Filed: Monday, 7th March 2016
By: Paul Walker
Right, isnít it about time our club made a decision about our farewell to the Boleyn celebrations, and stuck to it come what may?
The last home game before our departure to the Olympic Stadium was set-up from the moment the fixtures for this season were announced, as the match with Swansea on May 7. Anyone with only a handful of brain cells could have worked out that all sorts of problems were likely to kill off that idea.
Fixture congestion, ours as well as various opponents, was likely to see a late fixture shoehorned into the last week of the season. Unfortunately for us, itís 99 per cent certain now to be a home match with Manchester United on May 10th or 11th.
So the carefully laid plans for the previous weekend are scuppered. But does it matter, does it have to be like that.
Leaving the Boleyn is a fiercely personal thing for many, many of us. And it is us, West Ham fans, who matter most.
Now those who know me realise that I am not allowed an opinion on anything in my own home--Iím sure you understand! But occasionally when I am out of range of my good ladyís hearing, I can speak my mind.
So why not just stick to the original plan? The last game, the last ball being kicked on the Boleyn pitch is actually not that important in the great scheme of things. Letís face it, our beloved leaders have every intention of organising some corporate junket anyway so some rich sod from the city will be the last person to kick a ball on our beloved pitch, and at vast expense.
Or is that just a little too cynical, and the reason our owners donít want any hint of a pitch invasion of punters with ideas of taking a bit of the pitch home with them.
We are already having to compromise. It has already been made clear that carefully laid plans for pre-and-post match celebrations at the Swansea match will now be severely curtailed if they are switched to a night game.
They are not possible for a midweek match and all the hassle night games, transport, rush hour etc, entail. So in the end, we all miss out on a memorable occasion.
Many fans have already latched onto the Mark Noble testimonial match on Easter Monday as a way for us to have a very private, personal farewell party. The game is already a 35,000 sell-out and there will not be a hint of an away fan in the place.
And the fact that Noble has got a vast array of former heroes involved in the match, from Paolo to Payet, Bowyer to Bellamy, Deano to Dicks, Rio to Ravel, Collison to ColeÖand even a hint of TevezÖwill make that event very special.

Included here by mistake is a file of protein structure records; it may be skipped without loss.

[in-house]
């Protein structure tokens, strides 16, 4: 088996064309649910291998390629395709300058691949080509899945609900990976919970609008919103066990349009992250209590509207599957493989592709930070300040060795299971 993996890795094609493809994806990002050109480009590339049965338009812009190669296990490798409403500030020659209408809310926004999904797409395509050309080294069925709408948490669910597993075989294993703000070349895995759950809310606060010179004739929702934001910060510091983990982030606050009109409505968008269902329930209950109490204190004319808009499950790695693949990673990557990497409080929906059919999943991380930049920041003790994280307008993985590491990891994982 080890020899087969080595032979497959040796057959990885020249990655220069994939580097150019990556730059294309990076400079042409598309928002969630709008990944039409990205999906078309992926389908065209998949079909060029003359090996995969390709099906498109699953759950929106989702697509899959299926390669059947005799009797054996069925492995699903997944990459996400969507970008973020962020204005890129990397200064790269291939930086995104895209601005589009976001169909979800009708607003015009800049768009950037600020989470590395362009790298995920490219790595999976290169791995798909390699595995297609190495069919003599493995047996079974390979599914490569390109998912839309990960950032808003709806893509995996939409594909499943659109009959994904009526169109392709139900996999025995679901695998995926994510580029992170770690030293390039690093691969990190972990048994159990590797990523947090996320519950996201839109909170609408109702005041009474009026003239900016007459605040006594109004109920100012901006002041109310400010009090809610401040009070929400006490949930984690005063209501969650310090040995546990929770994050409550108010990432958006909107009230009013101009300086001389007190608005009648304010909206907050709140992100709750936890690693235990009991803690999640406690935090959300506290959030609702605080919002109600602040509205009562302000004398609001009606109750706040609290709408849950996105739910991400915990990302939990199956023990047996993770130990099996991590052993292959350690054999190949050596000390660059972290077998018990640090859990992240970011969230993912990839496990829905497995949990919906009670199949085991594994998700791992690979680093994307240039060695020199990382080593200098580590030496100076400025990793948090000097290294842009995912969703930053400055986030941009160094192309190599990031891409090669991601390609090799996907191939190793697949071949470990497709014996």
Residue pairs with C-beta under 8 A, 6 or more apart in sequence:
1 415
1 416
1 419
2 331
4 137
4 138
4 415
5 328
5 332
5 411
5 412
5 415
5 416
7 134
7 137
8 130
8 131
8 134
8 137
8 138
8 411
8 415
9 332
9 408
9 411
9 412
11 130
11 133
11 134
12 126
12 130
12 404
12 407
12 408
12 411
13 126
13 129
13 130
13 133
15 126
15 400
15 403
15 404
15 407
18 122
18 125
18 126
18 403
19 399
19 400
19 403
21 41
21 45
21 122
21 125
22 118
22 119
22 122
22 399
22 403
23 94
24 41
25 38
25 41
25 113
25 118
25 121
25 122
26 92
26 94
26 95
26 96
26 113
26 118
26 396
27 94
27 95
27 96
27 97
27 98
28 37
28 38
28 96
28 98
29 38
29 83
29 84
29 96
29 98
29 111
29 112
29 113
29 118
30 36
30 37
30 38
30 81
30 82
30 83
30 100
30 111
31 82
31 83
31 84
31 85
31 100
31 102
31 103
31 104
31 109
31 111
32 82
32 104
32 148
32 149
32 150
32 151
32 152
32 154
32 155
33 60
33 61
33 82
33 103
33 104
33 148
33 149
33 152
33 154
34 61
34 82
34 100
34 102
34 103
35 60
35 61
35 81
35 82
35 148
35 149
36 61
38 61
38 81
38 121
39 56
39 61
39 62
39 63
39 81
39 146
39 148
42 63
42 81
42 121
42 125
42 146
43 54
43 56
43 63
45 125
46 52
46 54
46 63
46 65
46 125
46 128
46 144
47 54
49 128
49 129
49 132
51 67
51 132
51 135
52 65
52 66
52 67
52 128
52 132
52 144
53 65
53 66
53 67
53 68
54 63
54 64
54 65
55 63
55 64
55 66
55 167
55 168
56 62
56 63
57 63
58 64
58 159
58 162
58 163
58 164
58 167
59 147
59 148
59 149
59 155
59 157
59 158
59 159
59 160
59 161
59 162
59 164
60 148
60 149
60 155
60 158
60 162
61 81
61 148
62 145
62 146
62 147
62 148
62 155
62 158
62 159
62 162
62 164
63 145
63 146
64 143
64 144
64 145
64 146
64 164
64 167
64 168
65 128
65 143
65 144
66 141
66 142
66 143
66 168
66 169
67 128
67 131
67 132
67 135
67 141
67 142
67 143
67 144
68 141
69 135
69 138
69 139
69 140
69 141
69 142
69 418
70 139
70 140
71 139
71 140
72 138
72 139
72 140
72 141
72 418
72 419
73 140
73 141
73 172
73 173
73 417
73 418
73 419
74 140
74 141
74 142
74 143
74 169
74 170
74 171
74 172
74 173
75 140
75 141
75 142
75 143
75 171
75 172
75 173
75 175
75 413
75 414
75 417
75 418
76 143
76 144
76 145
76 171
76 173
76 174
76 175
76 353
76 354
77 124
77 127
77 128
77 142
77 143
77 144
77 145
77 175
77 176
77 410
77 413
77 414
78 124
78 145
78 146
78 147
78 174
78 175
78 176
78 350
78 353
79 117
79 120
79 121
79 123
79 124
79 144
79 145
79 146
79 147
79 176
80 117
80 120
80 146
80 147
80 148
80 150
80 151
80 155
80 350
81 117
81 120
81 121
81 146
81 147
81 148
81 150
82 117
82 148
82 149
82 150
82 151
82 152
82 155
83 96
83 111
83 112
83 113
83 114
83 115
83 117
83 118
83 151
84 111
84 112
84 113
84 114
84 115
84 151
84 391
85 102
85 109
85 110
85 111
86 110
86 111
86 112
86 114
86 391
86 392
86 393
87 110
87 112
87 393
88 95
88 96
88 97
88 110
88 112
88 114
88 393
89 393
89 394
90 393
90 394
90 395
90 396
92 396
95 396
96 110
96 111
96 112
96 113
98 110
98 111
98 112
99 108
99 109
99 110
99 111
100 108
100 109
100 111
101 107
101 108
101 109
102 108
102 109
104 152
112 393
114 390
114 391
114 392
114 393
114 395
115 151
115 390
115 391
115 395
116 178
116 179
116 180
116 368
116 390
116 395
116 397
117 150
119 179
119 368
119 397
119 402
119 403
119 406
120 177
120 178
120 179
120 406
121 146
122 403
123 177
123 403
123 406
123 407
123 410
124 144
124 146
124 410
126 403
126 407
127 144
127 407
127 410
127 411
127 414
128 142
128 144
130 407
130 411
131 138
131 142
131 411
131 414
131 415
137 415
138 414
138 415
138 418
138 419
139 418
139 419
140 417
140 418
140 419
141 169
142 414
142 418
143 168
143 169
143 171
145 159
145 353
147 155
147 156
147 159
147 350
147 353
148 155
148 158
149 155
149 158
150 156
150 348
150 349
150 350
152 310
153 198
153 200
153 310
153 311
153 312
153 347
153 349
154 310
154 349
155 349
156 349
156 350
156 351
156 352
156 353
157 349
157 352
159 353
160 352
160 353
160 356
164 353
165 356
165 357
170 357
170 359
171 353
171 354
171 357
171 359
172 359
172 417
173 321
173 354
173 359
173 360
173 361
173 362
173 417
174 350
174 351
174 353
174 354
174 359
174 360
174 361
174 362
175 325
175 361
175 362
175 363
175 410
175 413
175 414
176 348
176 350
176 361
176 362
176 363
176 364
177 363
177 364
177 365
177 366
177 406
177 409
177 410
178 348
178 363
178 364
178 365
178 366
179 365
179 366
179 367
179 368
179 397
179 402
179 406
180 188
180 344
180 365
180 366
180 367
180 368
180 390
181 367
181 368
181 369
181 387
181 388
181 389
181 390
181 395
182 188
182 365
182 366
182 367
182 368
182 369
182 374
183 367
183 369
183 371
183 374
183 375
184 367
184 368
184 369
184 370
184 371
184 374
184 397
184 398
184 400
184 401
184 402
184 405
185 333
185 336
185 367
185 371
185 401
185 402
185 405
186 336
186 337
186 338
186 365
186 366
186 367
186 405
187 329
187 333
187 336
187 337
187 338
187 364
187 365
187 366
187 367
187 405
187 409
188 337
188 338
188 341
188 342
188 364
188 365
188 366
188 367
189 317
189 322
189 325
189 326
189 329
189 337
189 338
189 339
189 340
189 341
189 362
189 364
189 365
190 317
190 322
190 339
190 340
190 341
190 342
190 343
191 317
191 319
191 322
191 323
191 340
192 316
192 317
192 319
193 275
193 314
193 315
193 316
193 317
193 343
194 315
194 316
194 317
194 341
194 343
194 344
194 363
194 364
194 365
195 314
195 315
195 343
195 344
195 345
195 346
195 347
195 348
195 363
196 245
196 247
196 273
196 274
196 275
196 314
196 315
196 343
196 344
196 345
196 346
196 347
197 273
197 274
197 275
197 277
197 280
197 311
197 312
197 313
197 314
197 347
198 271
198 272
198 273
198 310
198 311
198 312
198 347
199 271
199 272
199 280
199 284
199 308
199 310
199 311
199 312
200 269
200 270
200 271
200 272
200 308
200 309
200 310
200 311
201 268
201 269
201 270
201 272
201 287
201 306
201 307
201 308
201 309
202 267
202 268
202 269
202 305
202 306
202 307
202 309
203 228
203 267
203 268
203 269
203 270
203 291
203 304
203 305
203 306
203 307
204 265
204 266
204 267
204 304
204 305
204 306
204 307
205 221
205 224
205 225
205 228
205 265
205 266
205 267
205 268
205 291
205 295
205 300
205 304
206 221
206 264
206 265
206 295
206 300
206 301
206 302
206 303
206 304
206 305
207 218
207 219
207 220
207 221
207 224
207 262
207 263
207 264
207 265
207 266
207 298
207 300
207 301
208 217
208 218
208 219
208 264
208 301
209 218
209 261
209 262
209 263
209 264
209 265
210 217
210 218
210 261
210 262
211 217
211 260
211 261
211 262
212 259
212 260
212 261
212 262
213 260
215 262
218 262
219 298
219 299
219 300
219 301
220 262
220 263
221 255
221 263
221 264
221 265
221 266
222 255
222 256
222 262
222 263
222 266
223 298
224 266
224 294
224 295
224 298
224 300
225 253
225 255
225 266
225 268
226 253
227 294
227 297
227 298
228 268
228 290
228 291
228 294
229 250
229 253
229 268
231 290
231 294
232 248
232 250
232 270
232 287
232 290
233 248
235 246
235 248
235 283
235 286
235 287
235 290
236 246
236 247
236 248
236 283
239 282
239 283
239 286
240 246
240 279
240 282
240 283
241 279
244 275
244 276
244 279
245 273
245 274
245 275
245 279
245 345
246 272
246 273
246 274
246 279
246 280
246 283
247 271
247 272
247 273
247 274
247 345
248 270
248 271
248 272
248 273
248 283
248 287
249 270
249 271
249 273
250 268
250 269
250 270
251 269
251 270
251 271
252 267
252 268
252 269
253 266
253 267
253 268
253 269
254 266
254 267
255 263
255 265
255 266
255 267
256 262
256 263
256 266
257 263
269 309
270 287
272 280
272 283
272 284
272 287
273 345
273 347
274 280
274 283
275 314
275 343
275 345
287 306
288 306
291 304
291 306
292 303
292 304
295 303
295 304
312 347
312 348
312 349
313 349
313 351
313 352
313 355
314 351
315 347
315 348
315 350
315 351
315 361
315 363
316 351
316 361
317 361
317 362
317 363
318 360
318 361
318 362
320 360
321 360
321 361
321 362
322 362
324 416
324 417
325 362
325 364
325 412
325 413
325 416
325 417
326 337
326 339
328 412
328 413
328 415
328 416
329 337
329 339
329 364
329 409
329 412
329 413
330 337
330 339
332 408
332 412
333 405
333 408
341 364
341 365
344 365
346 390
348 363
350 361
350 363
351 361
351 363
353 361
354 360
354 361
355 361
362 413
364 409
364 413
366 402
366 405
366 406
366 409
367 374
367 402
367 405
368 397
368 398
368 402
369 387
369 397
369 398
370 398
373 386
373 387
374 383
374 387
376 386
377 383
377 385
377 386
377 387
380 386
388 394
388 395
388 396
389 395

A chance to see heroes of three decades or more, a really perfect occasion to celebrate our history and a new dawn. That game, more than any other, will mark a very poignant end to our famous old stadium.
The Swansea game can be used for a proper, daylight, celebration, and whenever the Manchester United game is, well that can be the final curtain call. What is wrong will that?
Our leaving of the Boleyn should not be rushed, it should be savoured because as the Eagles once sung, Ď we wonít be here again.í
I recall politely asking the clubís media boys about rumours a few weeks ago that Sky wanted to shift the Swansea game to the Monday so they could dictate when the lights go out at the Boleyn.
The club came back with an equally polite answer that nothing had been decided and the Swansea game was at the centre of their plans still.
But the fact that our Cup run has caused fixture problems, has meant the last game will have to be midweek. And that is despite all my misgivings of how unfair that will be on thousands of kids on a school day, and the countless fans who travel long distances for matches and have difficult arrangements over last trains and needing the take time off work etc.
Now we have no choice over that last game. The club have been carefully saying now that Manchester United would be a fitting final game, our owners and Slaven have gone on record with that one. But they have to say that.
Manchester United will take their full 4,000 allocation, and couldnít give a monkeys about what we are doing, in fact, they may well take great delight in joyfully disrupting any speeches, parades that we may be planning.
And any thought of the sort of police presence we had for the Spurs game--Green Street looked like a war zone as we headed for the Tube, and the Barking Road statue had to be boarded-up---does not bear thinking about.
No, our departure to Stratford is for our fans to commemorate, in their own way, in daylight and with more time to take it all in with respect rather than that last minute rush to get to Upton Park tube before the usual crush.
Our club should now stick with the elaborate plans they have made already, and it does not matter a jot that the Mancs will be coming our way a couple of days later.
The Swansea game may still be moved to the Sunday, or lunch time Saturday, for TV, but then the disruption to fansí plans is minimal. I really donít want to saw goodbye to the Boleyn to a backdrop of police sirens and police dogs barking into the night.
Letís take back control of our own farewell and not be dependant on anyone else, whatever Manchester UnitedĎs European involvement is.. I am sure that the police would prefer a much more orderly event rather than a visit from our good friends from Manchester, or Winchester, or Chelmsford or wherever their fans live these days.
Please note that the opinions expressed in this article are those of the author and do not necessarily represent the views of, nor should be attributed to, KUMB.com.
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